by Elizabeth Waddell
Sunrise. Sunset. Gradually changing from blue to orange, to fiery red; the clouds seem to glow. The science behind the show is just as impressive.
When light travels through the atmosphere, it comes into contact with materials that absorb, scatter, and reflect parts of the spectrum. Atoms of oxygen and nitrogen scatter the blue end of the spectrum making the sky appear blue and causing the sun to appear yellow. At sunrise and sunset, the angle of the sun to the earth increases, and light from the sun travels greater distances through the atmosphere. As more and more of the blue light is removed, only the red end of the spectrum remains visible.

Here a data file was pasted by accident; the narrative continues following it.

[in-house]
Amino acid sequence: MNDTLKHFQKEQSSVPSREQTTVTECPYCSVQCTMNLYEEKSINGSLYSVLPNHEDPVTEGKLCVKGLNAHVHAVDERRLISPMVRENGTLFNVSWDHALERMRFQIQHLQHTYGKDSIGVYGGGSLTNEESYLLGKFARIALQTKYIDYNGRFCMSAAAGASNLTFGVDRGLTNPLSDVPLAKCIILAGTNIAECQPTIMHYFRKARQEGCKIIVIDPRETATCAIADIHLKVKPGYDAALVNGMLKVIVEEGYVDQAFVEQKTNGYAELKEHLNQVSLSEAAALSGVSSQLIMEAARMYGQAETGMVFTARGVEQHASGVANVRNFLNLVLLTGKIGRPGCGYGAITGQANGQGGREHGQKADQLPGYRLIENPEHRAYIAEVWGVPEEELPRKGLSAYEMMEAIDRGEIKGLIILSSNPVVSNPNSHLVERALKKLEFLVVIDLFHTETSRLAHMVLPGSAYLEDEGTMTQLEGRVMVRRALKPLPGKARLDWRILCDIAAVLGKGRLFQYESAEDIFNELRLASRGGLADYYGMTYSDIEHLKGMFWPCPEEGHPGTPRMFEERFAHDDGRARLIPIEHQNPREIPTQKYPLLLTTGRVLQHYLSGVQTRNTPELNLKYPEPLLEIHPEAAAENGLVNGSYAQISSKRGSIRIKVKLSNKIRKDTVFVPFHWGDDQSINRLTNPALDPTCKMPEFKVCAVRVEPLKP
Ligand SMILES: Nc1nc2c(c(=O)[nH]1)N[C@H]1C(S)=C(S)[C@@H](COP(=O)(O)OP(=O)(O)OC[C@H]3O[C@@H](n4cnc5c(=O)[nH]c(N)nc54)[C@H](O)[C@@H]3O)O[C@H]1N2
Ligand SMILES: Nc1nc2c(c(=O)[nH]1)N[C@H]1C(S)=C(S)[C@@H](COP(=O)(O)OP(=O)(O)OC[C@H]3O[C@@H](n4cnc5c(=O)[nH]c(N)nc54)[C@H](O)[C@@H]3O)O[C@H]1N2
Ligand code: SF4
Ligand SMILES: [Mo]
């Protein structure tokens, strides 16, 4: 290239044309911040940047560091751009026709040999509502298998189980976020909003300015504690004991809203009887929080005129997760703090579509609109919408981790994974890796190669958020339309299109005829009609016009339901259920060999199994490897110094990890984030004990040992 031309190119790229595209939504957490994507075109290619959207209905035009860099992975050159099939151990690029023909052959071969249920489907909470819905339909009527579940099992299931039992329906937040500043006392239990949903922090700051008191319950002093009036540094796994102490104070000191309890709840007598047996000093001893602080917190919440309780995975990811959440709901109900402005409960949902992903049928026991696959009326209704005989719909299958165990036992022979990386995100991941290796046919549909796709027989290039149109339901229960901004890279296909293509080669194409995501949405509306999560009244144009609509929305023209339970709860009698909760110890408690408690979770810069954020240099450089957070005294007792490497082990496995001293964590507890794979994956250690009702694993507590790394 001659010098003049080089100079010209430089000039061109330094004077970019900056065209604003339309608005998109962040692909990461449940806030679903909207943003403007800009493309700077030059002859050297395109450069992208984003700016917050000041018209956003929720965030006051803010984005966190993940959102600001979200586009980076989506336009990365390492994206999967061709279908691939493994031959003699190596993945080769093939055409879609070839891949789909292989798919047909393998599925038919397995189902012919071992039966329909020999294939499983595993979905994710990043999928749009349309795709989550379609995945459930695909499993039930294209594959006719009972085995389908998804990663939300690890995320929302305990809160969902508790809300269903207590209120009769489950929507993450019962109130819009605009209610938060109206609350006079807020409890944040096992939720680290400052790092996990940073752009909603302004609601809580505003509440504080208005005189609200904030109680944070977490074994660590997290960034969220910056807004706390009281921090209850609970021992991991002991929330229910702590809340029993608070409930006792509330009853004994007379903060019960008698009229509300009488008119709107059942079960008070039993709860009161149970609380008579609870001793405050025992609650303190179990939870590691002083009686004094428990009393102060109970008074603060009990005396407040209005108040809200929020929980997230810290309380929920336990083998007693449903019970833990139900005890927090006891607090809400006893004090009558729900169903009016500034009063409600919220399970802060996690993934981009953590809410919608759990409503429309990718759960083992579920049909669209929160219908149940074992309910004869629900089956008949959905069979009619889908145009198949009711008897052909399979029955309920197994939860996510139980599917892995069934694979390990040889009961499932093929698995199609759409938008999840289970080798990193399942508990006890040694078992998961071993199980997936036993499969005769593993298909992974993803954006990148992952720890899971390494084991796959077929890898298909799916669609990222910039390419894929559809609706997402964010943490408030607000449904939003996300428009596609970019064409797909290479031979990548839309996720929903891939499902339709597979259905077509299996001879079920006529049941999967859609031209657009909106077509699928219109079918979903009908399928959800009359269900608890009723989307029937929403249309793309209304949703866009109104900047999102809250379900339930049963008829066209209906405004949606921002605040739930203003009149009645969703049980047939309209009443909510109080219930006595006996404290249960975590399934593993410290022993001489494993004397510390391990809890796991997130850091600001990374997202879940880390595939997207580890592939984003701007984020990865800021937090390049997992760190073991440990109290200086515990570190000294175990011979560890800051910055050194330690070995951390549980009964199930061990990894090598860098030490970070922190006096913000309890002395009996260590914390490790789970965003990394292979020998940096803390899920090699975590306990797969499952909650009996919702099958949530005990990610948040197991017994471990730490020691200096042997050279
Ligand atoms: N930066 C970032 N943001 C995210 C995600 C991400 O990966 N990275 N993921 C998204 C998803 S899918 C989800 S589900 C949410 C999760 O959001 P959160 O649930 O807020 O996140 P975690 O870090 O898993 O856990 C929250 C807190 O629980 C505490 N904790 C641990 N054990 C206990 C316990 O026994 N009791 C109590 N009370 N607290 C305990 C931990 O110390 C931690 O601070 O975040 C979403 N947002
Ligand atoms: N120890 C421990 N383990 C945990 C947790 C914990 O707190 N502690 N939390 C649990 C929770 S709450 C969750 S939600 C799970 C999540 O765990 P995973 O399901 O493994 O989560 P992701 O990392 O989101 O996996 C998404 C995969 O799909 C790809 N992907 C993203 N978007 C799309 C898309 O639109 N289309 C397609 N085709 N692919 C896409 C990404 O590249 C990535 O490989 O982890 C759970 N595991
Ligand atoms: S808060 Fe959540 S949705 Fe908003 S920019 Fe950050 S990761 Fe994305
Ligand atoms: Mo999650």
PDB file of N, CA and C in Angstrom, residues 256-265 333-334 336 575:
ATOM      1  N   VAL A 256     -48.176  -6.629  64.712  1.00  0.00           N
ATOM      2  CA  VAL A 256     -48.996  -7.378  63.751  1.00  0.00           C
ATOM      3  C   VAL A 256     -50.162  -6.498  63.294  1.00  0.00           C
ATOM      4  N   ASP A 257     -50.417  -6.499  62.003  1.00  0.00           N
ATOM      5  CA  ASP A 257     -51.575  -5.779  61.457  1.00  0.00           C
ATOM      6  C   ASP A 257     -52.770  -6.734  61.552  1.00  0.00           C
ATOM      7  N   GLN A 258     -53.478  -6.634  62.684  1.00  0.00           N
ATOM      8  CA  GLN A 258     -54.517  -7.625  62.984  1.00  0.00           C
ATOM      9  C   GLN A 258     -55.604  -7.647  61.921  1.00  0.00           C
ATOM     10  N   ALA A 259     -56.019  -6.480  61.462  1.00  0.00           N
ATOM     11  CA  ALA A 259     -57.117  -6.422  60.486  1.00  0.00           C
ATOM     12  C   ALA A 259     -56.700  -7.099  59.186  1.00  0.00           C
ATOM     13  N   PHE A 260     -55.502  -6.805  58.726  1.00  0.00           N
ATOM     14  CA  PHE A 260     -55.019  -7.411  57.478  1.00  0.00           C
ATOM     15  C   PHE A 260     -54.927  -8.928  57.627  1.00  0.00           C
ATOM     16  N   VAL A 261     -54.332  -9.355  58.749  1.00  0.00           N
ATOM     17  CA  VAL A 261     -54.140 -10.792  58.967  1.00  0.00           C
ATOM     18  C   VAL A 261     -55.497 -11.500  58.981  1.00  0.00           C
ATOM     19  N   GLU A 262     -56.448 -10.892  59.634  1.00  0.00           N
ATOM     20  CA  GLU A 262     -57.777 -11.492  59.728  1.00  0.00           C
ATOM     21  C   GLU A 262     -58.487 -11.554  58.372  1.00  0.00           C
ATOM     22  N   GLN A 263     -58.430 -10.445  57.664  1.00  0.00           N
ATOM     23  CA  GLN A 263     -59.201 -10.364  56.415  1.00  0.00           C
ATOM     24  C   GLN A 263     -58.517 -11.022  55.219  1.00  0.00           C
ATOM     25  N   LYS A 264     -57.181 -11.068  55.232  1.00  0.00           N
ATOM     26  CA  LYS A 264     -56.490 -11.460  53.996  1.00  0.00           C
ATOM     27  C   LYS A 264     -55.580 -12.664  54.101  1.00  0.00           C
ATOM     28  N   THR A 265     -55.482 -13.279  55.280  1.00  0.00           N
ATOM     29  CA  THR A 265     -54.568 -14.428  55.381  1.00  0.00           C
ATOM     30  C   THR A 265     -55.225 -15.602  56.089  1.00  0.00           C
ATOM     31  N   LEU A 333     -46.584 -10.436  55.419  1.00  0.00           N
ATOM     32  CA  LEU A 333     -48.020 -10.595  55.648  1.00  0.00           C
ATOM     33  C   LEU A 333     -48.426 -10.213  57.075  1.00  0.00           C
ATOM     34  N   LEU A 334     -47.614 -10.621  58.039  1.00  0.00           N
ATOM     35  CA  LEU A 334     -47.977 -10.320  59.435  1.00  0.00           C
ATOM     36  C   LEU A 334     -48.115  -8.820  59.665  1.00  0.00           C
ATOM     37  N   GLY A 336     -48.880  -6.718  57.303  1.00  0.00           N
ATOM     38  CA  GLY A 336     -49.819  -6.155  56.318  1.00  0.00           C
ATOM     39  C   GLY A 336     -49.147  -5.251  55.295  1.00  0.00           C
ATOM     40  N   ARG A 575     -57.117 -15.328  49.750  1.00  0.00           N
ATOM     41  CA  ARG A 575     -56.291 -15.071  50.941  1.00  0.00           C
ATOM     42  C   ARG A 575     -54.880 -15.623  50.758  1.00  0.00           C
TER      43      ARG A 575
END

The most memorable sunsets tend to be those with at least a few clouds. Clouds catch the last red-orange rays of the setting sun and the first light of the dawn. Middle and high clouds can be particularly spectacular because they catch the last rays of sunlight passing through the clean, upper atmosphere. When low clouds do take on vivid hues, it is a clue that the lower atmosphere is very clean and therefore more transparent than usual.
In general, air pollution mutes sunset hues just as it degrades daytime views. But sometimes dust particles in the atmosphere contribute to colorful sunrises and sunsets. Certainly the brilliant sunsets that follow major volcanic eruptions owe their existence to the ejection of dust and other particles high into the stratosphere. When the stratosphere is illuminated by sunlight passing through the lower atmosphere to the west, these high-level clouds of dust particles come into view. Since their colors achieve greatest intensity after the sun has set at the surface, volcanic twilights are known as "afterglows."